I noticed different styles. But I cannot relate to what I typed, maybe because I have many missed key strokes.

  • We need more info to be able to help you
    – mattb
    Commented Jun 22, 2022 at 13:50
  • Welcome to Vi and Vim!
    – husB
    Commented Jun 22, 2022 at 13:56
  • Maybe my question is not clear? Maybe it's specific to the vscode vim extension? Commented Jun 22, 2022 at 13:57
  • 2
    @samuelnihoul It's certainly unclear to me! If you can't think of any way to describe it more precisely, perhaps a screenshot might help?
    – Rich
    Commented Jun 22, 2022 at 14:22

1 Answer 1


Vim allows the cursor shape to be customized. Depending on your system, Vim changes the cursor shape according to the mode it is in. By default, some of these are

  • normal mode: a block cursor
  • insert mode: a vertical bar
  • operator pending mode: a "half cursor"
  • replace mode: a horizontal bar (or "underscore")

To illustrate, Vim starts in normal mode. Hit i, and vim is now in insert mode. Now, any keypress gets inserted as text. Hit <Esc> to return to normal mode. Hit d, and vim is in operator pending mode, waiting for a motion to specify the text that this delete operator will work on. etc.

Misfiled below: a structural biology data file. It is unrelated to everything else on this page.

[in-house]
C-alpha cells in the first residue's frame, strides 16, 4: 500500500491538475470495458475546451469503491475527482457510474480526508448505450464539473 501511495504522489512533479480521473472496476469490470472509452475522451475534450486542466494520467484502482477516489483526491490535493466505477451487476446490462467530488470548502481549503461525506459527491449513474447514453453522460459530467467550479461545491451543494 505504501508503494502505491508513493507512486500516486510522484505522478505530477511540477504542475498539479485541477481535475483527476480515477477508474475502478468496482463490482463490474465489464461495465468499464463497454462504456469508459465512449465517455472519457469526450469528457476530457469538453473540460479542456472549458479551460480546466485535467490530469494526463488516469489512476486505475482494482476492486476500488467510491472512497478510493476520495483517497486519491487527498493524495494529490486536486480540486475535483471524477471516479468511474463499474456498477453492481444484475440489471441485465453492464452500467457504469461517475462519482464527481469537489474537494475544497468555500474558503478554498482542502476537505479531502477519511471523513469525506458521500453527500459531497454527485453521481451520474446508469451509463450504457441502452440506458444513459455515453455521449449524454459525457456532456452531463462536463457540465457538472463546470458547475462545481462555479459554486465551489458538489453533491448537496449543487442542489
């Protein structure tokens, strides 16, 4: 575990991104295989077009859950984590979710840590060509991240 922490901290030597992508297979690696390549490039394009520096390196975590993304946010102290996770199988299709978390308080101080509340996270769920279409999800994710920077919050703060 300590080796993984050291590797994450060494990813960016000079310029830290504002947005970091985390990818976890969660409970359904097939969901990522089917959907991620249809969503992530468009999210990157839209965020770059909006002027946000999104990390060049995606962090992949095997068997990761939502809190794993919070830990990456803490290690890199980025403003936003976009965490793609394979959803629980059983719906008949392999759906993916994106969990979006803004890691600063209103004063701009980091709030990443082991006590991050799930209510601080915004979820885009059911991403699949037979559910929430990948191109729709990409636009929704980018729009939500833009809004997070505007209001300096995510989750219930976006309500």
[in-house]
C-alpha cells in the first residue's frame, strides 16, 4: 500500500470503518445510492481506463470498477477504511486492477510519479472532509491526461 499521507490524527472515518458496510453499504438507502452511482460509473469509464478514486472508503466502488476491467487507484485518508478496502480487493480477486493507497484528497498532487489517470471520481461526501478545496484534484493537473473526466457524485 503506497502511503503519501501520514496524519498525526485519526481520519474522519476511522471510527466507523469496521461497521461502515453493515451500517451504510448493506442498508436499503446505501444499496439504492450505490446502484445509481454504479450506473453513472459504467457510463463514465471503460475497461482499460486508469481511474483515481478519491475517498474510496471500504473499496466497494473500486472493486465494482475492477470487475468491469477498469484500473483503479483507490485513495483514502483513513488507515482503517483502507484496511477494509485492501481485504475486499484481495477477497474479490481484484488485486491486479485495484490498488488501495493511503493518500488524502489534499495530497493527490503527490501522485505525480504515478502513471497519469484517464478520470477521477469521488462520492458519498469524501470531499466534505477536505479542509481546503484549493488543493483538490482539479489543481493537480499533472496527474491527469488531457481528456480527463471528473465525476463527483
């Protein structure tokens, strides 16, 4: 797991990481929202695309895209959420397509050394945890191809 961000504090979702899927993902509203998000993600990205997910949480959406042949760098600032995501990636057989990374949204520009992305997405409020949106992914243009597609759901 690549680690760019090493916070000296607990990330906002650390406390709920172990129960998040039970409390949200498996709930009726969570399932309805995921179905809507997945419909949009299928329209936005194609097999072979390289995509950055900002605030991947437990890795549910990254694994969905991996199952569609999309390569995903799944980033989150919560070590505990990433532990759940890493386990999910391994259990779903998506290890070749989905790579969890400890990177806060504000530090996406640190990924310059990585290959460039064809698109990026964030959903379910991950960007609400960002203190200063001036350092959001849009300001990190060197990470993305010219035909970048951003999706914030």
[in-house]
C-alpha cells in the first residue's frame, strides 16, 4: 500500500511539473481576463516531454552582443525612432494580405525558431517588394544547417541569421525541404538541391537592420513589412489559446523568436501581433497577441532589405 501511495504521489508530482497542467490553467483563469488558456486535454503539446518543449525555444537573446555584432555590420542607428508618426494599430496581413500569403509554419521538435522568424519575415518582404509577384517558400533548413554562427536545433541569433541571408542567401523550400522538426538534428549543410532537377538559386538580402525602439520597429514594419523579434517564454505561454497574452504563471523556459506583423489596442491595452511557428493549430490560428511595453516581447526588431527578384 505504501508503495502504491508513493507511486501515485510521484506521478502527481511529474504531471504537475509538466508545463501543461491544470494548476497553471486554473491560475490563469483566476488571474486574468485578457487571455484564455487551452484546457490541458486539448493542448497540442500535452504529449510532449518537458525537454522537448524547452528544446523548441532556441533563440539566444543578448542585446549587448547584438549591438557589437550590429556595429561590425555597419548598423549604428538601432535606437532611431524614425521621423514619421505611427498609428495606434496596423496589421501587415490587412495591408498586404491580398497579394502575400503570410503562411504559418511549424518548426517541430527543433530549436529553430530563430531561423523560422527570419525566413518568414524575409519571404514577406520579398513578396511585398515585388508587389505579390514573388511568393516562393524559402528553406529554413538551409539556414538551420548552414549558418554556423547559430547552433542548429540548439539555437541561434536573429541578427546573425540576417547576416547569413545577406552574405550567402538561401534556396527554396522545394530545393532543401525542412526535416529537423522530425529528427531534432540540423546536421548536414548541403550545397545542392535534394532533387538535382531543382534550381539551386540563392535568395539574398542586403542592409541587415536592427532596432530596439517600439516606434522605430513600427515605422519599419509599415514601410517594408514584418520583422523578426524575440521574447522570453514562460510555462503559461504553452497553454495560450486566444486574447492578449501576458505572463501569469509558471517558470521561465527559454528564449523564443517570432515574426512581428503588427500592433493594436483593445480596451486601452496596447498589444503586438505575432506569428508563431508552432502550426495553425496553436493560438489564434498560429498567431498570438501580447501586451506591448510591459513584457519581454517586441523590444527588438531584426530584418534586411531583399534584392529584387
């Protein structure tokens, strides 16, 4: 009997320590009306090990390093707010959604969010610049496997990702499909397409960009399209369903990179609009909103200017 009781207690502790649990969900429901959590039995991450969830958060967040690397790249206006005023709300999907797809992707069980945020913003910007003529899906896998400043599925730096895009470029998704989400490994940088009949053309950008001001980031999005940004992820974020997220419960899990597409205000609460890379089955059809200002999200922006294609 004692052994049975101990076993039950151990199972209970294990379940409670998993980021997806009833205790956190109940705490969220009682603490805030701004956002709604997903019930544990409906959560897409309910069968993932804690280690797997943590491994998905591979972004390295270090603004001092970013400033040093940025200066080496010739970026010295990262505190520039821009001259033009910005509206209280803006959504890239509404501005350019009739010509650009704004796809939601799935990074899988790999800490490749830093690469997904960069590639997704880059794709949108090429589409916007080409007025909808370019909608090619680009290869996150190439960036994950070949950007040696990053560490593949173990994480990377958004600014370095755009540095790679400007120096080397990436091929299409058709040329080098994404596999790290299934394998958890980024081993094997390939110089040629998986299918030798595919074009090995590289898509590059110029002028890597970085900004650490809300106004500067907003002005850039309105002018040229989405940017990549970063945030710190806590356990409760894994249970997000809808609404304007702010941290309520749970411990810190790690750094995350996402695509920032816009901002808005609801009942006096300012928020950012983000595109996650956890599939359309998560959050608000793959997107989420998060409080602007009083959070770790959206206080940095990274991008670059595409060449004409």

There are other modes too, such as visual, visualLine, to name a few. For more, see

  • :help vim-modes,
  • :help mode-switching,
  • :help 'showmode'.

For the vscode vim extension, the list of modes can be found here.

  • Thanks! I meant half-block cursor (just the bottom part). Any idea? Commented Jun 22, 2022 at 17:43
  • I am using the vscode vim extension Commented Jun 22, 2022 at 17:44
  • @samuelnihoul Oh, I think that half-block cursor would be when vim is in operator-pending mode (eg. after one of c,d,y is pressed, and vim is waiting for a motion/text-object). I have my edited my answer to include this detail. While I don't use the vscode vim extension, I believe this behavior work the same way in vscode vim.
    – husB
    Commented Jun 23, 2022 at 3:25

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